Yudham Sei – Tamil Movie Review

Banner: AGS Entertainment
Producer: Kalpathi S. Aghoram
Cast: Cheran, Dipa Shah, Y. Gee Mahendra, Lakshmi Ramakrishnan, Jayaprakash, Selva, Marimuthu, E. Ramadoss, Yugendran, Avi Kapur, Manicka Vinayagam, Shruthi
Director: Mysskin
Music: K
Cinematography: Sathya
Editing: Gagin

No wonder superstar Rajinikanth has awarded 100% marks to celebrated director Mysskin’s cop movie Yudham Sei (Wage War), produced by Kalpathi S. Agoram under the banner of AGS Entertainment.

Unlike numerous cop movies in the past that normally travel chop-chop like a bullet train from top to bottom with templated suffocating ‘mass ingredients’ (superman stunts, punch dialogues and ‘whatever-else-can-be-added’), Yudham Sei has something very unique: a simple and classic way of unfolding the story at a comparatively slow pace WITHOUT losing the audience’s interest. Let’s say, as real as normal life! Though the film can be labeled a cop movie or a crime thriller, an interesting thing happens in the second half when the film simply “ignores” its cops and takes the form of an emotional, family thriller by addressing the anguish and dread of every common man living in a vitiated society. It gives a moment of repose for the audience to contemplate on a crucial question posed by its one of the central character Judas (Jayaprakash) at his nearing death: “What will you do to the men who gangraped your only daughter? Won’t you tear them apart?” Whatever your answers, by the second half, the film slowly leaves its identity as a cop movie and jumps tracks into a thought-provoking case study of a well-settled family which turns against the whole system. In this sense, Yudham Sei is definitely neither a pukka cop movie nor an emotional family thriller. It’s a hybrid. Is it this a new genre? Will it bear fruit at the box office or will it remain bare? Read on…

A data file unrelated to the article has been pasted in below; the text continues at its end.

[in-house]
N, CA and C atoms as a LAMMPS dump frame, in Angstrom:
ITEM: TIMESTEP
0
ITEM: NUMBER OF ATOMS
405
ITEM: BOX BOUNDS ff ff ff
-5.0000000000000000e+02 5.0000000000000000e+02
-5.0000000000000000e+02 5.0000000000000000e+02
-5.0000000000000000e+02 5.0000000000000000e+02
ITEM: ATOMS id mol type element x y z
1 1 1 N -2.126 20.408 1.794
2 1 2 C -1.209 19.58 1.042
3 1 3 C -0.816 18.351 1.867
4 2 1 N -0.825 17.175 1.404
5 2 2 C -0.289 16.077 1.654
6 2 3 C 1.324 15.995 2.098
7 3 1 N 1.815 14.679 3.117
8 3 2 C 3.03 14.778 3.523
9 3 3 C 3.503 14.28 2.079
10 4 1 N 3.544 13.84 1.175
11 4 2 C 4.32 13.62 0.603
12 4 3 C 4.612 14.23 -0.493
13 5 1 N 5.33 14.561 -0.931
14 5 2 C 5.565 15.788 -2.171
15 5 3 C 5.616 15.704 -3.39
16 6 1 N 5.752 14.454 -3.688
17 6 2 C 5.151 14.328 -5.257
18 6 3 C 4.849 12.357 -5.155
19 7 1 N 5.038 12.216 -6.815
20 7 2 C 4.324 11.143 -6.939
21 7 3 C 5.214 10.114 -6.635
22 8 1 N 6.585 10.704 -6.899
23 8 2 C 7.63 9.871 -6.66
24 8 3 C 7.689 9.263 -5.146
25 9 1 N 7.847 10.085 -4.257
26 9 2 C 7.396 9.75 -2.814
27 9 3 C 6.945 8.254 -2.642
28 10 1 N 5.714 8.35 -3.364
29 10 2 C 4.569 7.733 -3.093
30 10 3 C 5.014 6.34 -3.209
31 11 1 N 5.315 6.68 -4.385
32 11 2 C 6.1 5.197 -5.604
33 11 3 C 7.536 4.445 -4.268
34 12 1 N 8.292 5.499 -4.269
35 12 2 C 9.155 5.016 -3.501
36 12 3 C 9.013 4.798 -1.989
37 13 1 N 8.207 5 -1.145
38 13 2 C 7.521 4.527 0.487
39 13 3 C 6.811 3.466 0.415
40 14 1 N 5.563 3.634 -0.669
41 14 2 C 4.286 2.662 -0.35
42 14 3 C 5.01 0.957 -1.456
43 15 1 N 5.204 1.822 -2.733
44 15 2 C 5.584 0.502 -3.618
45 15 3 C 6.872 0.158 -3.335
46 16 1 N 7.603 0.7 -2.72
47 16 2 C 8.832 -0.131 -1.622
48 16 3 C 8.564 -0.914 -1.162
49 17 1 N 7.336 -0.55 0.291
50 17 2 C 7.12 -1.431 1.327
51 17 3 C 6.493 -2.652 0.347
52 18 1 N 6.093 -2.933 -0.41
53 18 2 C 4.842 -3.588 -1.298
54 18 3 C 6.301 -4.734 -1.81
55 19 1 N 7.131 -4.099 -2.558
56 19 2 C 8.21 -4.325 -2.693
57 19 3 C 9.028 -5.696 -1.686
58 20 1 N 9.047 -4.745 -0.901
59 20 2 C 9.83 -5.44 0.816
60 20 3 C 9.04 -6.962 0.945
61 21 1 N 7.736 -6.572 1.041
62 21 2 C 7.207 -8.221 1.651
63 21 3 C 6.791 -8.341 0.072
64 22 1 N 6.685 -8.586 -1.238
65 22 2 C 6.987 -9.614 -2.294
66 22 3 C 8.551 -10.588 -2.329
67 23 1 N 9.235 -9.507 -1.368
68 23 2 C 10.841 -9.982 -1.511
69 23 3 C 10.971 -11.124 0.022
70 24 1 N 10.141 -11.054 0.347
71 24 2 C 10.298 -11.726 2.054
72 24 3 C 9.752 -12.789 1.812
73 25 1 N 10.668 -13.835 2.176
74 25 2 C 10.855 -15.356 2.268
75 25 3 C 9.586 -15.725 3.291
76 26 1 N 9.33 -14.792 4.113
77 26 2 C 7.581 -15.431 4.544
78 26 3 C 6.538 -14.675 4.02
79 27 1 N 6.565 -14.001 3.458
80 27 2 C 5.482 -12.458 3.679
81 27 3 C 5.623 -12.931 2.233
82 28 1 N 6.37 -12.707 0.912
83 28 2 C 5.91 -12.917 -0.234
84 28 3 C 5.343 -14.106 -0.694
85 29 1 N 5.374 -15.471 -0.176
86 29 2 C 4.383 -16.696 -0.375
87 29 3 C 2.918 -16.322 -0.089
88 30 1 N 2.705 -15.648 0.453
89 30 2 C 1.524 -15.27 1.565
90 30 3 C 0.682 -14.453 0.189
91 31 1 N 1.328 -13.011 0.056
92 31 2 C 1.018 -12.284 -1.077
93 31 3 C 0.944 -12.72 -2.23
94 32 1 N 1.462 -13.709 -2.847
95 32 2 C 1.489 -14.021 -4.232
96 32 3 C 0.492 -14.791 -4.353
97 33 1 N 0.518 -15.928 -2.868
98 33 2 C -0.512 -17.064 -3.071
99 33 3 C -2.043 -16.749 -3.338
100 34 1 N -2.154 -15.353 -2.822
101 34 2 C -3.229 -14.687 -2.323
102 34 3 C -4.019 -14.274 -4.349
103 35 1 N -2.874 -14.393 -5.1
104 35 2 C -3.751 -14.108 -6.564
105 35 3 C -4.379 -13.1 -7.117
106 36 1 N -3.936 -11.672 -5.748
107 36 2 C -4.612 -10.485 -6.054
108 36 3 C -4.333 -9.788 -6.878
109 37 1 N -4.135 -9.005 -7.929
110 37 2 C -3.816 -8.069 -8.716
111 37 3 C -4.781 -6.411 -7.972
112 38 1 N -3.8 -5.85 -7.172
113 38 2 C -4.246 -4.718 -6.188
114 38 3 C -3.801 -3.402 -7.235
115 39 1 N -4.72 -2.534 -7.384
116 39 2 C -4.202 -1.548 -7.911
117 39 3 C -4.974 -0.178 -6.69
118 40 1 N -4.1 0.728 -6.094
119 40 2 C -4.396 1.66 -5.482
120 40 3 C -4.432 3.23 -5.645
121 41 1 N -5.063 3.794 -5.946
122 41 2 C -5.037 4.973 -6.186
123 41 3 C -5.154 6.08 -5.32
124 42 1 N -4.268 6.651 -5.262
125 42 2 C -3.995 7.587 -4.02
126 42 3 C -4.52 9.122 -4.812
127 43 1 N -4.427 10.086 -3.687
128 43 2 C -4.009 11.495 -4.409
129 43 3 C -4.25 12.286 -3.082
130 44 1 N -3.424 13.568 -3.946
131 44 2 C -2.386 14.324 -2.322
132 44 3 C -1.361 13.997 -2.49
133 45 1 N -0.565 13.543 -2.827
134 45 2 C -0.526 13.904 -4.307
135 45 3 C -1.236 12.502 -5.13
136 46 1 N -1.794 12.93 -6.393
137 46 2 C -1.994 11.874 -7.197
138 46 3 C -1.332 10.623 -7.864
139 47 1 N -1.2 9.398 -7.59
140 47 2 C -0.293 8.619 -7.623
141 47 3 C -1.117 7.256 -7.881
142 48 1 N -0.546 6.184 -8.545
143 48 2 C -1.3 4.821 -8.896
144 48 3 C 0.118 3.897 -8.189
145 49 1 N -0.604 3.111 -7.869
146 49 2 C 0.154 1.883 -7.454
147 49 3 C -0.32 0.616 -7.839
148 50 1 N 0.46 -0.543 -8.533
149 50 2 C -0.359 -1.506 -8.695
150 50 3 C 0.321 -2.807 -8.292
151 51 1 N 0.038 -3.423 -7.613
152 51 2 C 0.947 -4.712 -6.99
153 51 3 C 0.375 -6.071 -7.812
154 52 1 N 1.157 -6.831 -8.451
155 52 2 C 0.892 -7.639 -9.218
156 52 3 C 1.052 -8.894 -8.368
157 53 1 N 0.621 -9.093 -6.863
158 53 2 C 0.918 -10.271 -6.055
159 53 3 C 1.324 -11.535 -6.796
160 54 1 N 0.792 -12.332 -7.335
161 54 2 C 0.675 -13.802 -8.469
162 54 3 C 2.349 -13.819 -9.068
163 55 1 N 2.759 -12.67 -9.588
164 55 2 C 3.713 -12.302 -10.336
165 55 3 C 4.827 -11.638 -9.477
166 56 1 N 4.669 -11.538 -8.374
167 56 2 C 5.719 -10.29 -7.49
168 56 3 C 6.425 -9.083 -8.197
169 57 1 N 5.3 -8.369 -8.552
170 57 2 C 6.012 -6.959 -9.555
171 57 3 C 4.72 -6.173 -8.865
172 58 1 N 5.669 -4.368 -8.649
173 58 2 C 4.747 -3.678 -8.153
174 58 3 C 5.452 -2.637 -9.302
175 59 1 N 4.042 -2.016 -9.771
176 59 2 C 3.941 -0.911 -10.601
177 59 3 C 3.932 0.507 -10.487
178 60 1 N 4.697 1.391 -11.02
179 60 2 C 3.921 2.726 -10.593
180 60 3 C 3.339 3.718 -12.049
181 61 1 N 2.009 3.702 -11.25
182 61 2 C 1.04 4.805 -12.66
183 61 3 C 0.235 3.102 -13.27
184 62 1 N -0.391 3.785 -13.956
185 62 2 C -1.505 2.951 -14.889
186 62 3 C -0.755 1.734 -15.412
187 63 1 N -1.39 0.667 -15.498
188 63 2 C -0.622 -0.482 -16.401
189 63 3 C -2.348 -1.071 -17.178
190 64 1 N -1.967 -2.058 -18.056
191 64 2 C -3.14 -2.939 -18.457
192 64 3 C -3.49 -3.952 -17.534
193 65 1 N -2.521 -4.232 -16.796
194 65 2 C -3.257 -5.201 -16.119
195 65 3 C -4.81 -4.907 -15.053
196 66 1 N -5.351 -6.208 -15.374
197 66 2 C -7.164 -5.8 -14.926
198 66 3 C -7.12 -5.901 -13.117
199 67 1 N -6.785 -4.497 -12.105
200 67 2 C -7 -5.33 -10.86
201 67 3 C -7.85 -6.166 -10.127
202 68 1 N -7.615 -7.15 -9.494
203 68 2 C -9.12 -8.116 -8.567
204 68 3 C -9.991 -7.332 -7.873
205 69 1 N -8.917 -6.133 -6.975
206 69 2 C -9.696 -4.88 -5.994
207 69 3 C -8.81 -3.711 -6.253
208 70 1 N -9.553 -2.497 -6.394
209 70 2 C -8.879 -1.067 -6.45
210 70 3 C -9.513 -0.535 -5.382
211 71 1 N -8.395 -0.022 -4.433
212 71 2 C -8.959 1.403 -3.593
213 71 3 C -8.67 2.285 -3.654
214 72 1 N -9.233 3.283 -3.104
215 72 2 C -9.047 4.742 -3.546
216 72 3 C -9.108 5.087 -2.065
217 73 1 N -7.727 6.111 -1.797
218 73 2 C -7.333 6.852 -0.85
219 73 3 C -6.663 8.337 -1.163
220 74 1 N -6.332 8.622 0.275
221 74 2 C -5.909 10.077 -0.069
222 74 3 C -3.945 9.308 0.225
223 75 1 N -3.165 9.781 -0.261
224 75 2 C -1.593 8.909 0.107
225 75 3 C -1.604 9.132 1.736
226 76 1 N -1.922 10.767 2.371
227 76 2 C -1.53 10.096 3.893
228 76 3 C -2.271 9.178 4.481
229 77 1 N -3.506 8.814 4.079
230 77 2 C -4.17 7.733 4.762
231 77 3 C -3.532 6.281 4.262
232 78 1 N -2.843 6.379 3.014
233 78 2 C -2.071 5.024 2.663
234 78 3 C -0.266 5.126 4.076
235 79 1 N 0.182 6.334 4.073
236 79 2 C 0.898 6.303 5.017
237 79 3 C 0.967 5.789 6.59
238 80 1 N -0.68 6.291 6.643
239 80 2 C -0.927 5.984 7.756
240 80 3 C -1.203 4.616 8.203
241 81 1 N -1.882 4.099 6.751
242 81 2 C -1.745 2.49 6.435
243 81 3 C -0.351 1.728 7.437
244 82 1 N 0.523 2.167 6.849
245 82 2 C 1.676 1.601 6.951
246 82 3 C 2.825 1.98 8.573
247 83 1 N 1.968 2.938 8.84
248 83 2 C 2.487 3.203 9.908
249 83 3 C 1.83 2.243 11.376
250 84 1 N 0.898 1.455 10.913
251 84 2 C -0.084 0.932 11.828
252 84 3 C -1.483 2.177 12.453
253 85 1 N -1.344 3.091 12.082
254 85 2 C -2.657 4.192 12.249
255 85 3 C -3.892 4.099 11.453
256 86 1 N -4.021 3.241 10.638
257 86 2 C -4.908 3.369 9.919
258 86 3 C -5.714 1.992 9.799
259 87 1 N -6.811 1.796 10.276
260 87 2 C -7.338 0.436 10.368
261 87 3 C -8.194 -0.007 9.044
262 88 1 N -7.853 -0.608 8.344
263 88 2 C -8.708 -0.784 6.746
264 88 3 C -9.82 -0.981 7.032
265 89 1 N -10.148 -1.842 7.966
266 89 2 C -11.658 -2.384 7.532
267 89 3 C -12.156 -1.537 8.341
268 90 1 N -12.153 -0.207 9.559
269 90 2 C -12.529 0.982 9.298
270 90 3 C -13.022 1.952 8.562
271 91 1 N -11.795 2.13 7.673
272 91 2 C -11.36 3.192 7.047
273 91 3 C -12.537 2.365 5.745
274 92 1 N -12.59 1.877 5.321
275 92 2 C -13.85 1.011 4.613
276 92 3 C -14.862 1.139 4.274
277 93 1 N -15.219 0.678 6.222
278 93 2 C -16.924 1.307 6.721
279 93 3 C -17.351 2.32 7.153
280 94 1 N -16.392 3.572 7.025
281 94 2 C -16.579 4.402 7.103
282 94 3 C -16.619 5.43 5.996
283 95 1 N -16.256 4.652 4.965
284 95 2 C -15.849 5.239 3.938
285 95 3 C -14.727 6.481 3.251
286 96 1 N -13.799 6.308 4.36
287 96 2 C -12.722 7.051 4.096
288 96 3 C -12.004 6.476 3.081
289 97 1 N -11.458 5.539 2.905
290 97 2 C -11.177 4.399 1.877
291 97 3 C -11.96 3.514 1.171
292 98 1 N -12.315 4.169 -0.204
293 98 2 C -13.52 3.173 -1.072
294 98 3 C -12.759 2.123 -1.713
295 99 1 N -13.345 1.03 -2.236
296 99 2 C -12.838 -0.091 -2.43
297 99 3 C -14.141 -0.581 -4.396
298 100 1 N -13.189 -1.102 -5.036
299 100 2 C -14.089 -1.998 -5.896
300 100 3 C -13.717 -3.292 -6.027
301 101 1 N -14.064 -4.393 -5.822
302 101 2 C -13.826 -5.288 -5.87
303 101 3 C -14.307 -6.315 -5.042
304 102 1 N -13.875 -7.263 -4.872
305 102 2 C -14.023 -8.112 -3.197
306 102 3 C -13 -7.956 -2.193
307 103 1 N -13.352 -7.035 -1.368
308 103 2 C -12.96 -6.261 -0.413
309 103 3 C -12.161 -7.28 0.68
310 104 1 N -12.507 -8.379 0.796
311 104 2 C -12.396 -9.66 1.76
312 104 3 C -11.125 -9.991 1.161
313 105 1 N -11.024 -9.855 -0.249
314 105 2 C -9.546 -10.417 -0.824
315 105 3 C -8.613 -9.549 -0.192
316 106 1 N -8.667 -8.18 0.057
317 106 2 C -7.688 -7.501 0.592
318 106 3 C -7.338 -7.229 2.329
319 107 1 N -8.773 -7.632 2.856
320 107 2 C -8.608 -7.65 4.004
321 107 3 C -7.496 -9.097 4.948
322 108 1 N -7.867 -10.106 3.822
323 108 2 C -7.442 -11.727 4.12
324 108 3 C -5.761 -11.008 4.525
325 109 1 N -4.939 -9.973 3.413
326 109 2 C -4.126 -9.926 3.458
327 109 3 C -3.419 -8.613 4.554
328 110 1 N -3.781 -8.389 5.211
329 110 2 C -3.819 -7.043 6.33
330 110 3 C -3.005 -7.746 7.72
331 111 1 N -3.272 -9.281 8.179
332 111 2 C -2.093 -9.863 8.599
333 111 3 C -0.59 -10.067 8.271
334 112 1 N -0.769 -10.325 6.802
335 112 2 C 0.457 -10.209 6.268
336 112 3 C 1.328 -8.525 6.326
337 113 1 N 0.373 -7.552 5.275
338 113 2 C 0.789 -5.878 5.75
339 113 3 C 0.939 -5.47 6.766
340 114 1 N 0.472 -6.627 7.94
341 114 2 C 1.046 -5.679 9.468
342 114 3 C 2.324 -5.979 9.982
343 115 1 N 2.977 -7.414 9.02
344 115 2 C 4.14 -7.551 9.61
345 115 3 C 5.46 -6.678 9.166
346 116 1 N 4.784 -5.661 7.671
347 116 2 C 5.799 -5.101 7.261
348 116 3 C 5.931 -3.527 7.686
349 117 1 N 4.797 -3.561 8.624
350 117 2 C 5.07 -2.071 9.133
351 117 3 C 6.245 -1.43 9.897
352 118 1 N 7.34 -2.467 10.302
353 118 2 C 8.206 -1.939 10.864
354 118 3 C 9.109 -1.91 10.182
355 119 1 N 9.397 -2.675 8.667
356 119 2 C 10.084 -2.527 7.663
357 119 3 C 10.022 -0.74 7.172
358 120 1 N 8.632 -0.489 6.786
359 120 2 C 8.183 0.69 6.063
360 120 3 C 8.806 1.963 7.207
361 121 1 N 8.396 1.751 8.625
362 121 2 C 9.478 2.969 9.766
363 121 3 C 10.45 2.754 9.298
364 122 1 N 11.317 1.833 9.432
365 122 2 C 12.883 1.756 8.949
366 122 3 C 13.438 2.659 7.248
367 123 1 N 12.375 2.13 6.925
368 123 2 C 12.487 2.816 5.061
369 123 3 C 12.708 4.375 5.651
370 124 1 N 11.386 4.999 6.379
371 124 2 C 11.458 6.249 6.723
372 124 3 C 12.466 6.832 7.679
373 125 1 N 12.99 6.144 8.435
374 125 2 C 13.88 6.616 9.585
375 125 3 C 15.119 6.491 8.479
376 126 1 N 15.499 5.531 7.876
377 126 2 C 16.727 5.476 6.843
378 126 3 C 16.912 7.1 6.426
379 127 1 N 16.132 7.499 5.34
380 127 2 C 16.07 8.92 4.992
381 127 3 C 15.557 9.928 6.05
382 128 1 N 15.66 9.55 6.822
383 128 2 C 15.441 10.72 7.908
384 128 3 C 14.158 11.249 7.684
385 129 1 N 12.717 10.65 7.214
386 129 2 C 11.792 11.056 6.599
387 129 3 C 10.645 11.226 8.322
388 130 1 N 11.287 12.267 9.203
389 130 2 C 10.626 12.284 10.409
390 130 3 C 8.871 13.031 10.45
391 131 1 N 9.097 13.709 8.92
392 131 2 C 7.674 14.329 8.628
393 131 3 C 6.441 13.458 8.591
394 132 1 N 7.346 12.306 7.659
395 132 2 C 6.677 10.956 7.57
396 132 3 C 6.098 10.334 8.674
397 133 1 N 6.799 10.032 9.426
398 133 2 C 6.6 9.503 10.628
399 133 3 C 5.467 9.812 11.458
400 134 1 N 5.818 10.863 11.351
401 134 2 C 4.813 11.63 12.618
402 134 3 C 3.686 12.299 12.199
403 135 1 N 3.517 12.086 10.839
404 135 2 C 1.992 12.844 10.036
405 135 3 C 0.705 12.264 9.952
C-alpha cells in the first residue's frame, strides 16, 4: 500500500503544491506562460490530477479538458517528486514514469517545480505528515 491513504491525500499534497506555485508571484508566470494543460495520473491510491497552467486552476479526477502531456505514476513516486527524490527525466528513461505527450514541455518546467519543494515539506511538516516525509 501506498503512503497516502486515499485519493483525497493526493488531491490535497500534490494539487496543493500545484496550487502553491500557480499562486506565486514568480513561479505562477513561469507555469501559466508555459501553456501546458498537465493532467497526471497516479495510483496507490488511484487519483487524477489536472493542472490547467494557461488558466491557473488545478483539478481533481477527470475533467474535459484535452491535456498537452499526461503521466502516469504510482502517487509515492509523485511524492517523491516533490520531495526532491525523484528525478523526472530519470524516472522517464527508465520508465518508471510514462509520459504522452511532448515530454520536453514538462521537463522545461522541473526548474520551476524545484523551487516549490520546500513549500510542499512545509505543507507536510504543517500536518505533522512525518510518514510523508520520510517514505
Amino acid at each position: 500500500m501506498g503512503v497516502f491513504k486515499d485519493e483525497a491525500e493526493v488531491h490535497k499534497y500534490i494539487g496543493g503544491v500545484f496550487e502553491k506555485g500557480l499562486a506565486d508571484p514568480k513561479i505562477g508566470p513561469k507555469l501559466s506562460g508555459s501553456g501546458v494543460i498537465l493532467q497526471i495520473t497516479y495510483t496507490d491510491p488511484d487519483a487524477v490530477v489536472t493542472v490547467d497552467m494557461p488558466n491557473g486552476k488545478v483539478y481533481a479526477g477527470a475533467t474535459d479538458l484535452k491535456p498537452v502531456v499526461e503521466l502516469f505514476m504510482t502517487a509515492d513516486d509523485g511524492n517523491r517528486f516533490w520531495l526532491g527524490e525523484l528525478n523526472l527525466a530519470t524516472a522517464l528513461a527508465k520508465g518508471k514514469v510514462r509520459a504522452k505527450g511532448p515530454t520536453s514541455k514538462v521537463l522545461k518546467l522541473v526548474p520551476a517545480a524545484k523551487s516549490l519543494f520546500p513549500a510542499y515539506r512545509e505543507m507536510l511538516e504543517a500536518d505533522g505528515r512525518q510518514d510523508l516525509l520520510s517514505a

The film begins in typical Mysskin style. A young woman tries to hire an auto rickshaw at night in pouring rain, but the auto driver refuses to take her. When she starts to walk away, she sees an unconscious girl in the auto rickshaw and inquires about her. Suspicious over the whole situation, she makes a call from her mobile phone, but is attacked by the auto driver. Later, we see random cardboard boxes all over the city containing severed human hands.

Enter JK aka J. Krishnamoorthy (Cheran), a dull CB-CID cop tormented by the death of his parents in an accident and his sister’s sudden disappearance. He has been searching for his sister for three months without any result. Now he wants resign and go looking for his missing sister. His superior Chandramouli refuses to accept his resignation and insists that he start investigating the sensational case of abandoned body parts.

JK accepts the case unwillingly and forms a team, comprising sub-inspectors Prakash, Tamil (Dipa Shah) and forensics expert Judas Iscariot (Jayaprakash). While the probe is on, more severed hands are found in public places and young girls begin to disappear around the city. Is there any relation between these two events? How does JK find the links between them and trace the criminals? What is their intention? Answers to these questions form the rest of the film.

The best thing about Cheran as JK? Though he has many action scenes in the film, including an impressive fight using just a nail cutter, he performs them convincingly without turning on a super hero image. His mannerisms are apt as a troubled police officer and definitely, it’s a never-seen-before performance by him. Jayaprakash as forensic expert Dr. Judas Iscariot is convincing. Y. Gee. Mahendran as Dr. Purushothaman and Lakshmi Ramakrishnan as Annapoorni, who decide to avenge the death of their daughter, are up to the mark; Lakshmi Ramakrishnan’s performance deserves special mention. The film has neither romance nor sentiments nor masala (with the sole exception of a four minute item song by director Ameer and Neetu Chandra).

Coming to the technical parts, Sathya’s cinematography and K’s (Krishna Kumar) background score are the major highlights. Sathya’s camera angles are fantabulous and K gives remarkable support. However, K could have avoided some strange pieces of music here and there!

About the slips, it is difficult to quickly grasp how the suspects are interlinked in the story as they are too many; most of them don’t even make a proper screen presence. So one needs to pay keen attention or must watch the movie again to get a clear grasp of the plot. Second, it looks like the film is urging the victims to wage an open war (Yudham Sei) against crime that naturally violates the law and order of the land. However, this is also excusable, since super hits like Unaipol Oruvan already portrayed the same angst by a common man. Third, the dying scenes of Dr. Purushothaman and Annapoorni are not convincing. Fourth, the boy’s character is almost untouched. In spite of these petty flaws, Yudham Sei is a pretty and intelligent well-made movie, especially for open-minded moviegoers who can appreciate a good film with a good plot.

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